Sean O’Rourke: “The concern over the ownership and governance of the new National Maternity Hospital to be located at St Vincent’s Hospital at Elm Park, continues to grow. The new Minister for Health, Simon Harris, has said the hospital will have complete clinical, financial, budgetary and operational independence, however on Morning Ireland earlier, the former Master of the National Maternity Hospital, Dr Peter Boylan, said that in his view it’s inappropriate for the State to invest 300 million Euro of taxpayers’ money into a new maternity hospital that would have a strong religious influence.
With me now in studio are the current Master of Holles Street Dr Rhona Mahony and the Chair of the Hospital Board or he’s de facto the Chair, former President of the High Court Nicholas Kearns who both represented Holles St in the negotiations with St Vincent’s Hospital. Good morning to you both, you’re both very welcome to the studio. First of all, Mr Kearns, are you surprised by the controversy that has engulfed this move .. several weeks, a couple of months after it was announced?”
Nicholas Kearns: “Very surprised. In Holles Street we are surprised and disappointed in particular by Dr Boylan’s late intervention in such a public way in this whole matter, it’s very difficult for us to understand, he’s a serving member of the Board, a board which voted by an overwhelming majority to approve this agreement, this is in a sense nothing new, the idea of moving to the campus in Elm Park has been there since 2003, through all these years that followed Dr Boylan has been working in the hospital up to his retirement last year, the proposal has been there, nothing has been changed, when these latest round of negotiations began in 2016 we spent up to six months battling for exactly the kind of independence and safety of the ethos and practice of Holles St we could possibly obtain and we are satisfied and I am satisfied, Sean, as a lawyer that the arrangements we have put in place for independence are legally accurate and sound.”
O’Rourke: “And that agreement, has it been published?”
Kearns: “The full terms of it have not been published, this was an exercise conducted on a confidential basis throughout by [workplace mediator] Kieran Mulvey.”
O’Rourke: “At this stage might help if the whole thing was published and put out there and people could decide.”
Kearns: “In effect, the Minister has disclosed the key elements in these reserved powers and I was frankly surprised that people are not reassured by the binding nature of these reserved powers, can I just run through them quickly? Firstly, as one of the main objectives for the agreement it provides that under this arrangement the new company, the hospital in Elm Park, will provide a range of health services in the community as heretofore, such operation and provision to be conducted in accordance with the newly agreed clinical governance arrangements for the National Maternity Hospital at Elm Park by providing as far as possible by whatever manner and means from time to time available for the health happiness and welfare of those accepted as patients without religious or ethnic or other distinction and by supporting the work of all involved in the delivery of care to such patients and their families or guardians including research or investigation which may further such work. Now just very quickly the reserved powers and then I’ll stop. Continue reading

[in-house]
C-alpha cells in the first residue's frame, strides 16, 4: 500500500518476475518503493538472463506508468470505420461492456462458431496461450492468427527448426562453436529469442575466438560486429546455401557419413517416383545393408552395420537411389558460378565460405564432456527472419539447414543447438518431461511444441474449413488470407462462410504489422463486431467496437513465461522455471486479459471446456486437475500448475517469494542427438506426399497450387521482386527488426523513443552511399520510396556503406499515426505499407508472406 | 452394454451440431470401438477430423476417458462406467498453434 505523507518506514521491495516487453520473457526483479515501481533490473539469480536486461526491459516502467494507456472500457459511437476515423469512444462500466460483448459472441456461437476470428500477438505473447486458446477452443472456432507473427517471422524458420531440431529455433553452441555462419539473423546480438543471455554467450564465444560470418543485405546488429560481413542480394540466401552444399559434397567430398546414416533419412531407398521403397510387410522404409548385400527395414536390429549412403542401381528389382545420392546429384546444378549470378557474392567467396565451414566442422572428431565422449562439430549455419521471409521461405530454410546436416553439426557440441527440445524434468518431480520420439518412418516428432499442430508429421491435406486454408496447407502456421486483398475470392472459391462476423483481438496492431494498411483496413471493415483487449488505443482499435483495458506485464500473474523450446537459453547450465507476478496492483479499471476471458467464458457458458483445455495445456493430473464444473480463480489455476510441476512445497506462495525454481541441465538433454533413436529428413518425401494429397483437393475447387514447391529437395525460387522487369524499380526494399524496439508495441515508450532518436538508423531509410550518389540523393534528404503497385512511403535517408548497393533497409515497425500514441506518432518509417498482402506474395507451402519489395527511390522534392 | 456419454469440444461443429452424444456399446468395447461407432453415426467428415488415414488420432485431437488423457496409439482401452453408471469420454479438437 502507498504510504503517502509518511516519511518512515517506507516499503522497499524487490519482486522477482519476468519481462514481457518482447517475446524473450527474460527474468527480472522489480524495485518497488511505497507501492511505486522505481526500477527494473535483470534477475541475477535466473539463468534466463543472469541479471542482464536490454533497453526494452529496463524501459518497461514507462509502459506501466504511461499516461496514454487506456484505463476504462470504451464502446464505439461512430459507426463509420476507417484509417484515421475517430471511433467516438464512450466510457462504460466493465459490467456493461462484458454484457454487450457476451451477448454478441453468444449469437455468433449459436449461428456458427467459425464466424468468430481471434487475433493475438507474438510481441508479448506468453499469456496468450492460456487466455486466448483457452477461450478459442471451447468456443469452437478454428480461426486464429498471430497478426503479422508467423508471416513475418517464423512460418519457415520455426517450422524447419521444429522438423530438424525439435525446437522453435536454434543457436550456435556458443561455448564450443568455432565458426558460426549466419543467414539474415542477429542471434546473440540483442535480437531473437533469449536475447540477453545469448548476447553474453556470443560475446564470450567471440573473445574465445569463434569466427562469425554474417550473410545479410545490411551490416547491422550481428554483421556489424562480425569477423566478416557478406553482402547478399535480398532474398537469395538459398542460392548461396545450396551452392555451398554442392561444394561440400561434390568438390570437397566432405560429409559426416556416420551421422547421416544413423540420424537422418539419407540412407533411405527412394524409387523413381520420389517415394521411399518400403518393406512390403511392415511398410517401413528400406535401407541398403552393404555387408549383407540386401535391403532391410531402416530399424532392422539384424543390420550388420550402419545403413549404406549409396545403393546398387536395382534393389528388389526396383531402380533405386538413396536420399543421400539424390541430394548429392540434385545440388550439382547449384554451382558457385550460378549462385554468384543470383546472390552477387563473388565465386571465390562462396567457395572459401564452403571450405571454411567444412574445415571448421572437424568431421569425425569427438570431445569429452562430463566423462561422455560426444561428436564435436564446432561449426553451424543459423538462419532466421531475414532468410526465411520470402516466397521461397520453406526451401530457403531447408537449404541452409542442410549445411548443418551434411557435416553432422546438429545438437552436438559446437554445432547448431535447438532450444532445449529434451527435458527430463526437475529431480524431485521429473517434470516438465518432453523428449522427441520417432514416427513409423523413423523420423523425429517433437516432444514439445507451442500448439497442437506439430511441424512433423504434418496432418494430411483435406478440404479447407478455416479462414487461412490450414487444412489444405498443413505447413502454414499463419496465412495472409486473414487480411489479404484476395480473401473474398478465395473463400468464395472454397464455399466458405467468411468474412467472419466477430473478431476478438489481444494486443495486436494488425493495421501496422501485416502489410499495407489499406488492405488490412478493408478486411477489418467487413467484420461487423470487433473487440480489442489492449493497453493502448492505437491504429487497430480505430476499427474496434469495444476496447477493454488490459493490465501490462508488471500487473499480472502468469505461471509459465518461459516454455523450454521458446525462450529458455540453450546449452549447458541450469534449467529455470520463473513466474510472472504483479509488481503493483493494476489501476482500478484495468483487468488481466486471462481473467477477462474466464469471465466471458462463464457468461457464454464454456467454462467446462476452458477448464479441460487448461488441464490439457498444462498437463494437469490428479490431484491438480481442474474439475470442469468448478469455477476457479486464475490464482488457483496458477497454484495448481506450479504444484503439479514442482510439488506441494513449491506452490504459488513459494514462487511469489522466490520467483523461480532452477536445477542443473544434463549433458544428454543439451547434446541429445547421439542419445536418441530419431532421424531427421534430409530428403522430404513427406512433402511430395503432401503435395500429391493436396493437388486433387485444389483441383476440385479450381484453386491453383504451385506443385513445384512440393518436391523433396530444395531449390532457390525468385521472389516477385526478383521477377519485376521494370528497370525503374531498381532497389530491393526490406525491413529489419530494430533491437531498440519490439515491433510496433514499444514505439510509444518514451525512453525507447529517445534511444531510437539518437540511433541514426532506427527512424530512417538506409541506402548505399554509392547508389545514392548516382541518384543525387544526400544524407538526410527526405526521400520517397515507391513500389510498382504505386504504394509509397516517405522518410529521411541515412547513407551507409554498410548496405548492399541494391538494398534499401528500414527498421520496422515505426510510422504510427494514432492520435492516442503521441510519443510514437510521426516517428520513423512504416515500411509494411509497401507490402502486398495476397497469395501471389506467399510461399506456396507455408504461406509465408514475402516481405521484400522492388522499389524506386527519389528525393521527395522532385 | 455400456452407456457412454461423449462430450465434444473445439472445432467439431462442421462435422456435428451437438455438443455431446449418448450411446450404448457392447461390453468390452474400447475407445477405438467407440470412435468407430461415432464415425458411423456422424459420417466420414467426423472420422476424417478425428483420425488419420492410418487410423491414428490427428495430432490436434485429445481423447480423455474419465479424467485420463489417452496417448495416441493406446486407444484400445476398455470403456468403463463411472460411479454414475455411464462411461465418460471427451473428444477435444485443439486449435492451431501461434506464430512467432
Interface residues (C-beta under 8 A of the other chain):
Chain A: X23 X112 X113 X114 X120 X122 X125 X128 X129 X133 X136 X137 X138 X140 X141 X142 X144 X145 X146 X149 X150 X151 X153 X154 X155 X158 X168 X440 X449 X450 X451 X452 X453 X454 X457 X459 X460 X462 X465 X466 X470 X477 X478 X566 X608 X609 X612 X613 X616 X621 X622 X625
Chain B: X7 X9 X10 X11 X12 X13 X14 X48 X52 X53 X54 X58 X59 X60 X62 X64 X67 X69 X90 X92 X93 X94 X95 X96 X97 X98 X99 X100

Dr Peter Boylan
“There are serious challenges when it comes to things like tubal ligation, IVF services, abortion, gender reassignment surgery, etc. None of these are allowed in Catholic-controlled hospitals around the world and it’s a puzzle as to why the nuns, or religious Sisters of Charity would want to be involved.
“I mean I can’t imagine them being comfortable with a hospital which is effectively under their control doing these sorts of things in one of their hospitals.”
Dr Peter Boylan, Consultant Obstetrician and Gynaecologist at the National Maternity Hospital and Chairman of Institute of Obstetricians and Gynaecologists, speaking on Morning Ireland this morning about the ongoing national maternity hospital row.
St Vincent’s Healthcare Group is refusing to allow an application for planning permission go forward to An Bord Pleanala until the Holles Street board agrees to come under its corporate governance structure.
Meanwhile, in today’s Ireland edition of the The Times, Justine McCarthy writes: